"The first time I came to see the group of trans women, I asked them to tell me their dreams. One of them, Kathy, told me that hers was to have a clean bed on which to die," says Mónica. At that time the nun contacted a priest, told him about the case and got an abandoned house which eventually became the refuge of the girls, as Mónica calls them.

As she got to know this group of women, she learned how they lived -- that they couldn't hold any job except prostitution because they weren't accepted in any position, that they often didn't finish their studies because they were discriminated against in school, and that hospitals threw them out when they were about to die, so that in most cases they died alone and abandoned.

"When Romina started telling me her story, I couldn't believe it, and when I heard the other girls', it was worse. Every day I'm discovering more things," she adds.

Since Mónica has been working with this group, she has been able to get them a shelter where they can stay if they are ill and where they have a sewing workshop, and she has even helped one of the girls be able to open a hair salon to work in. In addition, she has convinced Kathy to join Alcoholics Anonymous, and she hasn't been drinking for two and a half years.

Mónica admits that within the Church itself there are conflicting opinions as to her work with these people, but says she has the support of Pope Francis and that in her community small advances have already been achieved.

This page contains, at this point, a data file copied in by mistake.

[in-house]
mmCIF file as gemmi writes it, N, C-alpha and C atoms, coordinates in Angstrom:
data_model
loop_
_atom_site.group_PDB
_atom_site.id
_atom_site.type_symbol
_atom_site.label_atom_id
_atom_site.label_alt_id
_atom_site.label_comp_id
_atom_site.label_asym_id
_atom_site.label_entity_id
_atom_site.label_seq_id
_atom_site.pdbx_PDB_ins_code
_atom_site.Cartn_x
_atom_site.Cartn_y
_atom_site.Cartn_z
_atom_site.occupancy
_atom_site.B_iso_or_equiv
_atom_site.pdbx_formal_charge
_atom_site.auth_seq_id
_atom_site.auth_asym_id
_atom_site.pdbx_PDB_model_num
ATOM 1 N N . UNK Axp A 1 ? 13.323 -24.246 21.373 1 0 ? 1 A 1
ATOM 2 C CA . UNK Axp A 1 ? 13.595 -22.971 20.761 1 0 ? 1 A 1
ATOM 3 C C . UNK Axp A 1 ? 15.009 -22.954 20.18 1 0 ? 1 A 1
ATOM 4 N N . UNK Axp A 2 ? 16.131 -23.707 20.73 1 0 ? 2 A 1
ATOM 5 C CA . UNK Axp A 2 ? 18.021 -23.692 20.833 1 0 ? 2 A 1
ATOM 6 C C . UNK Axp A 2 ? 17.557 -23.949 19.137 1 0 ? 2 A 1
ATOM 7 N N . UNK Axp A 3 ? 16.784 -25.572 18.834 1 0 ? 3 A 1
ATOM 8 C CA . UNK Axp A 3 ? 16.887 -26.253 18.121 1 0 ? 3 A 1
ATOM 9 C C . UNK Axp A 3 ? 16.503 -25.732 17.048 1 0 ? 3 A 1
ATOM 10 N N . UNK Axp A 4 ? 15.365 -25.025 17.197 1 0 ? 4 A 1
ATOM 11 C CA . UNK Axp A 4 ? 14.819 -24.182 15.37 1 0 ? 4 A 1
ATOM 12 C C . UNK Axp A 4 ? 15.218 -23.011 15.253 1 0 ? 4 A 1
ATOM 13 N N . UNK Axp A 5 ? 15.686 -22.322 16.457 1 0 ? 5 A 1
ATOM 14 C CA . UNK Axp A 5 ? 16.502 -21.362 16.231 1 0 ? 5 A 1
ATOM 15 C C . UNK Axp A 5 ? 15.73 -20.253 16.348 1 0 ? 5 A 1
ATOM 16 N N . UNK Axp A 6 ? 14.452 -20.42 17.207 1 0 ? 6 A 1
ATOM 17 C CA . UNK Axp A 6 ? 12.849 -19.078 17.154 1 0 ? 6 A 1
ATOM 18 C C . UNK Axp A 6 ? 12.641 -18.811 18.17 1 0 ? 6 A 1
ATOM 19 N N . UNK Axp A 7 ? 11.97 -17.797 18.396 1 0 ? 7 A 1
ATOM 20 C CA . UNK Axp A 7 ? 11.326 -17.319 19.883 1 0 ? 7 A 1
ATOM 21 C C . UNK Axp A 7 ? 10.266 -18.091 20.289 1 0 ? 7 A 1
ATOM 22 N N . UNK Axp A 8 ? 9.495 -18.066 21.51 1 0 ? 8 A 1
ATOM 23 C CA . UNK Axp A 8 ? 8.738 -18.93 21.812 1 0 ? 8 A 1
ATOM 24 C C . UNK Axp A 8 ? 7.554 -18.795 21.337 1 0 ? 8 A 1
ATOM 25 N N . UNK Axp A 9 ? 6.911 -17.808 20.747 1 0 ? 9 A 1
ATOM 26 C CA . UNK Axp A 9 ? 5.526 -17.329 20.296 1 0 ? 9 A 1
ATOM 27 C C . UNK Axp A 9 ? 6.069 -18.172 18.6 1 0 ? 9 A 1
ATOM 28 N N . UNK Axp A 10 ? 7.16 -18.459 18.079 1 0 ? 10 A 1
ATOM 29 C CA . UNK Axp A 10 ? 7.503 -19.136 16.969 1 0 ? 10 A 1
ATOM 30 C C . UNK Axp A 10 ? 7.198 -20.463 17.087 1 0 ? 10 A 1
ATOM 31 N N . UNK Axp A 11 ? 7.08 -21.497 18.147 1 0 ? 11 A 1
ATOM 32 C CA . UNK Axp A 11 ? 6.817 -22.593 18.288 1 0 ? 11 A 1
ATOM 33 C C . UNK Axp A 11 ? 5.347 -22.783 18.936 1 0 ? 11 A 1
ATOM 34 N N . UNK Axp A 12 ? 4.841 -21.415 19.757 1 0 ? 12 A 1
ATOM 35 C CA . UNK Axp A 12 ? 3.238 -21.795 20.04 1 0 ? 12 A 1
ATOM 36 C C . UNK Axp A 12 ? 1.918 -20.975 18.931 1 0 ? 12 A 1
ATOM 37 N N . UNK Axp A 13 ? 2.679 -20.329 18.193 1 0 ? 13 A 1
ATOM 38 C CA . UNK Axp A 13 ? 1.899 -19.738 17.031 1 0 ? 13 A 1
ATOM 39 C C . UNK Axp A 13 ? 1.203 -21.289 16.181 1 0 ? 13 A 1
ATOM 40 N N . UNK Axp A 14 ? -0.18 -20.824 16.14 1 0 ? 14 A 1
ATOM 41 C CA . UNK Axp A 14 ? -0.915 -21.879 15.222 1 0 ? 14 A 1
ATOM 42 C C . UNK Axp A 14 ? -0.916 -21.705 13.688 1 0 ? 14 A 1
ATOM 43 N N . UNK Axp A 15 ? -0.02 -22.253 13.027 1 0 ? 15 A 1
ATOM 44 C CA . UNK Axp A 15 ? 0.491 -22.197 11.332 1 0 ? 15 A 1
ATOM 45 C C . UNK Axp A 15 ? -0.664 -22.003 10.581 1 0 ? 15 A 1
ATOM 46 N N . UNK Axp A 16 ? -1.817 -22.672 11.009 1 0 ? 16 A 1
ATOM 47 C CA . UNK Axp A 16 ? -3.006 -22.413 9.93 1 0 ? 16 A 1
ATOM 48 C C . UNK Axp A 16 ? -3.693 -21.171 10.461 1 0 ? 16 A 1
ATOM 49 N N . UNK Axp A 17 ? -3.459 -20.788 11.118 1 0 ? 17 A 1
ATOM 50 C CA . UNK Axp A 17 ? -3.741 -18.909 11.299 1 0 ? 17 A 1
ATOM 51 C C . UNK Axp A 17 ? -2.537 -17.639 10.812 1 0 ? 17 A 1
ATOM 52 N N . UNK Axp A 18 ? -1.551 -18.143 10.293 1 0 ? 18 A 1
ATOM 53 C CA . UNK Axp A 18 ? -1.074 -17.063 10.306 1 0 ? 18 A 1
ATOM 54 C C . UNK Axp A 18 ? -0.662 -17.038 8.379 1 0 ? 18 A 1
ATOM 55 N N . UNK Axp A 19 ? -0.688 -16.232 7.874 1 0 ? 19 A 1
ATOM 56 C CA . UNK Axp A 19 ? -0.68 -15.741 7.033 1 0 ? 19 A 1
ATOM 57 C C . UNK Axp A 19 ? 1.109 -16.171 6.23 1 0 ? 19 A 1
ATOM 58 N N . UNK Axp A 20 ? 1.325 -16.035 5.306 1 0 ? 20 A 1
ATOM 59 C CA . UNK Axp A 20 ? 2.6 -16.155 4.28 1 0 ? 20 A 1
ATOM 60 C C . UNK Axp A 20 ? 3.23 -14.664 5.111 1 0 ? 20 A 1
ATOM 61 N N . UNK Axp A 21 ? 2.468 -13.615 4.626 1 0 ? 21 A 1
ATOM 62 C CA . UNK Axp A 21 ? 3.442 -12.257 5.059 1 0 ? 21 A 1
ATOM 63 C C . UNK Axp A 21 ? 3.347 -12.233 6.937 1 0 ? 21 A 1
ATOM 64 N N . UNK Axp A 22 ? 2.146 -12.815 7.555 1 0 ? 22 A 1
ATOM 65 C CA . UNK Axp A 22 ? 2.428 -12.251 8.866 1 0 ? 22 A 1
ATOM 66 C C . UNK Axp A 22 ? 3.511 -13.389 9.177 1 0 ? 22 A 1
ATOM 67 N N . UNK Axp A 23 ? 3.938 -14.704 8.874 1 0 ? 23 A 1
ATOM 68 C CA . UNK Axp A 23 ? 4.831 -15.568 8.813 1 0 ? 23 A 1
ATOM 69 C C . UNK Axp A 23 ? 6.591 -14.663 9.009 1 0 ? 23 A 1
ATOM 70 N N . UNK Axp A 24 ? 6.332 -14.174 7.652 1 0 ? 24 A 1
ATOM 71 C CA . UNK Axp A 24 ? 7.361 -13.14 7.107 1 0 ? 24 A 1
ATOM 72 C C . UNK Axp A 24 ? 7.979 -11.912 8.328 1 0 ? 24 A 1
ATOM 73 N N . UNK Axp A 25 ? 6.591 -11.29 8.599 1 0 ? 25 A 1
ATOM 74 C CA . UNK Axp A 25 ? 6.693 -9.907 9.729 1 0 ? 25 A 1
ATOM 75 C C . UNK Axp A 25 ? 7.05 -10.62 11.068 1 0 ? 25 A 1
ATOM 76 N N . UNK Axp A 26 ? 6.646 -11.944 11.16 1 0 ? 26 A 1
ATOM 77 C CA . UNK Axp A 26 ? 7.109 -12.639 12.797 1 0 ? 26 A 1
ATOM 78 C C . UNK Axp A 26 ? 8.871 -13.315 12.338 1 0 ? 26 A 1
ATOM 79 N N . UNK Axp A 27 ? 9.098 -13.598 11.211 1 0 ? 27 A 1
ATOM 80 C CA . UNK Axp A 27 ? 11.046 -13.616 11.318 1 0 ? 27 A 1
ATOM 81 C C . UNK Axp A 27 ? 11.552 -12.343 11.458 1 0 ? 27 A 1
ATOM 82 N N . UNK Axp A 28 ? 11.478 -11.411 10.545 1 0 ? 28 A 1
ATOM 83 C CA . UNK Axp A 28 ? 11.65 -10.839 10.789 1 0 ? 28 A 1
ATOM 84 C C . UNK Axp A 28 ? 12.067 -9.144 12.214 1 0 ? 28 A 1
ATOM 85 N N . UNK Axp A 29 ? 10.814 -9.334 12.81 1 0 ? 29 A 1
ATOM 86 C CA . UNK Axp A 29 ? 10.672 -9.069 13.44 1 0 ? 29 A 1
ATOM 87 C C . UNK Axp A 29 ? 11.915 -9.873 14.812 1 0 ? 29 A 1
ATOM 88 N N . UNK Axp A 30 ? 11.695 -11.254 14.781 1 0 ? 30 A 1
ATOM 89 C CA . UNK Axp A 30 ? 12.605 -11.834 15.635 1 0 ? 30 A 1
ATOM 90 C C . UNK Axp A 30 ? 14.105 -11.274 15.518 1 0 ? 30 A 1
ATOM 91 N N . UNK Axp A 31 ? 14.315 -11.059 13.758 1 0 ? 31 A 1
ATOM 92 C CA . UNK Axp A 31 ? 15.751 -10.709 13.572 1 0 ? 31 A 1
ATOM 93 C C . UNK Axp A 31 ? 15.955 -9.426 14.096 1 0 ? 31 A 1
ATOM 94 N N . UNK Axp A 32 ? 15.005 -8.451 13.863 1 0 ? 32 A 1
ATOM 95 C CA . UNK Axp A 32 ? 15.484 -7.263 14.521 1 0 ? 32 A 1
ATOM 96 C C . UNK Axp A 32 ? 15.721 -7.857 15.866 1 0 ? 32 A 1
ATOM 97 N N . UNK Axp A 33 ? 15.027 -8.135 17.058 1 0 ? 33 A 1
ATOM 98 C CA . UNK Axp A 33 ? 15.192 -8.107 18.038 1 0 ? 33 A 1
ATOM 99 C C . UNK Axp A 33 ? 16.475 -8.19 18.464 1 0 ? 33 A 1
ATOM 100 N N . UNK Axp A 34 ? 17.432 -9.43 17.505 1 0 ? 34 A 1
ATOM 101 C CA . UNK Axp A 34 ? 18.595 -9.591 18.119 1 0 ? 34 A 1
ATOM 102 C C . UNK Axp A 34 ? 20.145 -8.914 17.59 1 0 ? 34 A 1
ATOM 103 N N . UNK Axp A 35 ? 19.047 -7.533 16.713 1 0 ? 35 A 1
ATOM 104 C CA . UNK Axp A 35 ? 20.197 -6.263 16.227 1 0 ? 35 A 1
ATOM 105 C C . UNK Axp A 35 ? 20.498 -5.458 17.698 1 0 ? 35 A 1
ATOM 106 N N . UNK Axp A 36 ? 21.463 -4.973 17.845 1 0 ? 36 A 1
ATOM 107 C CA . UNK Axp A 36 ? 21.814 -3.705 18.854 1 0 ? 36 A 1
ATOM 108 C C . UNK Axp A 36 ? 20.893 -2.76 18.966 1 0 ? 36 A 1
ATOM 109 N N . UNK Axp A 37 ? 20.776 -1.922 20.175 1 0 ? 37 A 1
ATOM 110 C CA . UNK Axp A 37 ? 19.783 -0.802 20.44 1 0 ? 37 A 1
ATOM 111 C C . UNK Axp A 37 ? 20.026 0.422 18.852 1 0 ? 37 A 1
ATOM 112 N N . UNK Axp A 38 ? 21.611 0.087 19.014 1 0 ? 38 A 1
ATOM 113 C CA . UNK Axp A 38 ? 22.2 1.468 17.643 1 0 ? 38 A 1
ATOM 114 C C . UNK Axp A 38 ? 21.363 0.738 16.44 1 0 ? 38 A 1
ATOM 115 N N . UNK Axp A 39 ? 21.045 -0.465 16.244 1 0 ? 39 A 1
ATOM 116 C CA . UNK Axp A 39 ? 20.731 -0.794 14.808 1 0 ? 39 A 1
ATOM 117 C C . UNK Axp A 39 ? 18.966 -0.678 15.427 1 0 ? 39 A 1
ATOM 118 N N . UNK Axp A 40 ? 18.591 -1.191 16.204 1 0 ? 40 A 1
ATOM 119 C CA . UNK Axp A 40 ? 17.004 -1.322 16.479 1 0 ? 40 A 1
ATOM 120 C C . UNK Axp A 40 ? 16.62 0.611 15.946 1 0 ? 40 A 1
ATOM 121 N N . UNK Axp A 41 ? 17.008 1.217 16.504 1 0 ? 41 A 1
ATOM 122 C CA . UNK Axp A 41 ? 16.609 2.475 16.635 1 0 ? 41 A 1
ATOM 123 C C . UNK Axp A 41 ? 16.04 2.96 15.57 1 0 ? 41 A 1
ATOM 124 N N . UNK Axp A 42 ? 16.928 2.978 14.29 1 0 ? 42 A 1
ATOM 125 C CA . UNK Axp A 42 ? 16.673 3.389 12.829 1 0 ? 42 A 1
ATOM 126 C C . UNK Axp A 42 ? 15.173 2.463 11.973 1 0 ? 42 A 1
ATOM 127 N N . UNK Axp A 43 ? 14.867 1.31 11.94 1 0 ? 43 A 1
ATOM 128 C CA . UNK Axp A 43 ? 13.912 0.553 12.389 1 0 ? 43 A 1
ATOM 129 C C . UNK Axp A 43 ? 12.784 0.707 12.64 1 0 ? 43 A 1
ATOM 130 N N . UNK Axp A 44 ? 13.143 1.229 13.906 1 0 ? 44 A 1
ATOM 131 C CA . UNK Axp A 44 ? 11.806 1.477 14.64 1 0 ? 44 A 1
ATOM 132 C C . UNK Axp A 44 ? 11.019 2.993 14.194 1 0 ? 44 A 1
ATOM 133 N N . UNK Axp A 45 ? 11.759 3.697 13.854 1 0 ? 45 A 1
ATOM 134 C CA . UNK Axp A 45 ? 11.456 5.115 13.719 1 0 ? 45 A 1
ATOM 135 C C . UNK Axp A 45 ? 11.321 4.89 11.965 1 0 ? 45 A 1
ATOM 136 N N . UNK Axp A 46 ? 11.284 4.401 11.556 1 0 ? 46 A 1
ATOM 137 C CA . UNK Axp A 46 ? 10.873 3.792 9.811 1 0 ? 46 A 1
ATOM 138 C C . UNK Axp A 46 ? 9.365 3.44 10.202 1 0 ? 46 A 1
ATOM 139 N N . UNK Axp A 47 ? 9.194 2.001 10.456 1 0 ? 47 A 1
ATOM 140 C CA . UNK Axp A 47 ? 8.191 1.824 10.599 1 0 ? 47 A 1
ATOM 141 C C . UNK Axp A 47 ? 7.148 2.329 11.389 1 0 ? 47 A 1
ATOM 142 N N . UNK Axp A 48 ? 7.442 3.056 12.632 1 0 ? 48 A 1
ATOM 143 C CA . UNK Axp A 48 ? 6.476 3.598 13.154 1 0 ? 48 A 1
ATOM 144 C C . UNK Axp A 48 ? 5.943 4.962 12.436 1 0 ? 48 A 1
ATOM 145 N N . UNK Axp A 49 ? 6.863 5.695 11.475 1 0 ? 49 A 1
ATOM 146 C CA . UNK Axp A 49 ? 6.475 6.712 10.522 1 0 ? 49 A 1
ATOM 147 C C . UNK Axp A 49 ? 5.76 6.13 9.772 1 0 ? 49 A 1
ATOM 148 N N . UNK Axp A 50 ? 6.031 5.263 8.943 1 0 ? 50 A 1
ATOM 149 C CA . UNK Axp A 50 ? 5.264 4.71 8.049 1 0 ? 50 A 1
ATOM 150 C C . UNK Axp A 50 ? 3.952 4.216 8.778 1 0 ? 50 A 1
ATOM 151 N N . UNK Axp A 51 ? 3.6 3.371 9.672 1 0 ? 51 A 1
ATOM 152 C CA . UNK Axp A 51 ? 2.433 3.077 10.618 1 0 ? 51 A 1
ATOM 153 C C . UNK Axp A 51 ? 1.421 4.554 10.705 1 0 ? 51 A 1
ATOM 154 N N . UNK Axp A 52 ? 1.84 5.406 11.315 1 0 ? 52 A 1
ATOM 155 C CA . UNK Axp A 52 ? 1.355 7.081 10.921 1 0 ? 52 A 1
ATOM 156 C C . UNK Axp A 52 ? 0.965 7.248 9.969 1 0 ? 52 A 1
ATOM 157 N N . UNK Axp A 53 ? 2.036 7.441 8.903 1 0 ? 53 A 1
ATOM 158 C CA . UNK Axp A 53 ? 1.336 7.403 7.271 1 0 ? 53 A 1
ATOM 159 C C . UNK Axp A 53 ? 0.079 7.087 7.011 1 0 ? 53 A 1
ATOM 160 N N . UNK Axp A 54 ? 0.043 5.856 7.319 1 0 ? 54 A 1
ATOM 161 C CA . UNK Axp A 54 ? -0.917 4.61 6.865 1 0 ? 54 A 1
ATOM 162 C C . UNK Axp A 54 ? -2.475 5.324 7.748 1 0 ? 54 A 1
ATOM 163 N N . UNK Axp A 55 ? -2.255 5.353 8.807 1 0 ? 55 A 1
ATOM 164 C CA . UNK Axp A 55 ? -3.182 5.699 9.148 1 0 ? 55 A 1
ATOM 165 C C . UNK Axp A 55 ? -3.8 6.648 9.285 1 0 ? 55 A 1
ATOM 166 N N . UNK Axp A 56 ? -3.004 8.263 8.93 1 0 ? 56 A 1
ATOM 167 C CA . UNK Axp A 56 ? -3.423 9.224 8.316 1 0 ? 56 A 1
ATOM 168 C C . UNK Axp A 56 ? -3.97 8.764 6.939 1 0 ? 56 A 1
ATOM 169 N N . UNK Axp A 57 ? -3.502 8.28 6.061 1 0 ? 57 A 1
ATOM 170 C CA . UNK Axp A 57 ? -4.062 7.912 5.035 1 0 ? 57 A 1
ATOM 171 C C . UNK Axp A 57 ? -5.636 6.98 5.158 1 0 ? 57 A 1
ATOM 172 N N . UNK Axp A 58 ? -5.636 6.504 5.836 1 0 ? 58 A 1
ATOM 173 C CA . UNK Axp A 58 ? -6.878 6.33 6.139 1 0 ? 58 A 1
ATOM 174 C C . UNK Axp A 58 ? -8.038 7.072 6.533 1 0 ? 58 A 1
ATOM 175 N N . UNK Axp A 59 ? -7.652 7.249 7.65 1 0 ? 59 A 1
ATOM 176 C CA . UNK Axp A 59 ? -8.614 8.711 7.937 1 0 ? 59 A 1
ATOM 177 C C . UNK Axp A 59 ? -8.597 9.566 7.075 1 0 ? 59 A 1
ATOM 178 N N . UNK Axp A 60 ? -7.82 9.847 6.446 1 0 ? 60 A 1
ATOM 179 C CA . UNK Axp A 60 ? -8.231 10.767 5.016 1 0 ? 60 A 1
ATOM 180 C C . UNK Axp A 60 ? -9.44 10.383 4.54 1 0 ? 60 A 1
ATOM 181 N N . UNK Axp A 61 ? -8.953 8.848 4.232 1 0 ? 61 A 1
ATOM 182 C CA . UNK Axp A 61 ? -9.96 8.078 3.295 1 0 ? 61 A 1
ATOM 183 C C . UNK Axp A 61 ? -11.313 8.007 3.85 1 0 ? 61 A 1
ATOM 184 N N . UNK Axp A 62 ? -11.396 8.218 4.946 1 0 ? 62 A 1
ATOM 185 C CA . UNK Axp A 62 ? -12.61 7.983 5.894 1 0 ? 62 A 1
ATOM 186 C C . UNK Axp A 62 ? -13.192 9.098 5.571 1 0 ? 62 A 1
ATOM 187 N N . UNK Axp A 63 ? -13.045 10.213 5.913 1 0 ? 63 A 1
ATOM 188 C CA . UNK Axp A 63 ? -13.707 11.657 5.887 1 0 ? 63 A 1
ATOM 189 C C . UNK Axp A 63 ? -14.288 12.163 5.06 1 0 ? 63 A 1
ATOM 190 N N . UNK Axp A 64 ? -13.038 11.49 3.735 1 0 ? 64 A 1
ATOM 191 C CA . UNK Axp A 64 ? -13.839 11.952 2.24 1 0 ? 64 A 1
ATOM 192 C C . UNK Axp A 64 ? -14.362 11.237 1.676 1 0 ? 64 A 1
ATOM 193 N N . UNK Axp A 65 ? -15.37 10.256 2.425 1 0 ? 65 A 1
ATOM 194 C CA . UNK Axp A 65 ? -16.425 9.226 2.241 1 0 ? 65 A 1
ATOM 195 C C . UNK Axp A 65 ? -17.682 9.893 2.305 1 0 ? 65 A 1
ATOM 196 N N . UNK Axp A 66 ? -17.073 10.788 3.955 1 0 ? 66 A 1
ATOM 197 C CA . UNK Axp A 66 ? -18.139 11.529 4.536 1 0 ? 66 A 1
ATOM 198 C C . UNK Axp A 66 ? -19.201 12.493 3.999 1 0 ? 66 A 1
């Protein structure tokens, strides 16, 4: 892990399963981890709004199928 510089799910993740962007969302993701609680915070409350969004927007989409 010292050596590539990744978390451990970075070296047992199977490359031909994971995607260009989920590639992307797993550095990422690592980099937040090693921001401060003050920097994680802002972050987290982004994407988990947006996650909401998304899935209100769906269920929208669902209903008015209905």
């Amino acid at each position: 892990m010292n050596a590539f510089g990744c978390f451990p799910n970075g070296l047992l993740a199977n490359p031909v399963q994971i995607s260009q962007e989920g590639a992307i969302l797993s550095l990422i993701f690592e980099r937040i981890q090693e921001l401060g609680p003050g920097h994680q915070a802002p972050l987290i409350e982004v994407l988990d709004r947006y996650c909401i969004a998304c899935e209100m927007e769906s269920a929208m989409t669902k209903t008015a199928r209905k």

"Once, when Romina had just come to the church, a lady came to find me and told me,"There's a transvestite." I replied that she was a trans woman, and then she asked me what she was doing in the church, to which I replied, "What are you doing here?." At first, she continued questioning me about Romina's presence, until I asked her what would happen if that were your child," she says.

"After a couple of days, she came back and apologized to me, and at the following Mass she went looking for Romina to give her the sign of peace," she adds.


"The center of the Church is Jesus, and he doesn't discriminate," says Mónica, when she explains why she devotes herself to working with groups of people who are usually excluded and rejected.

Moreover, she affirms that Pope Francis knows of the work she is carrying out with this group of women and that he supports her. In an email he wrote her: "In Jesus' time, the lepers were rejected like that. They [the trans women] are the lepers of these times. Don't leave this work on the frontier that is yours."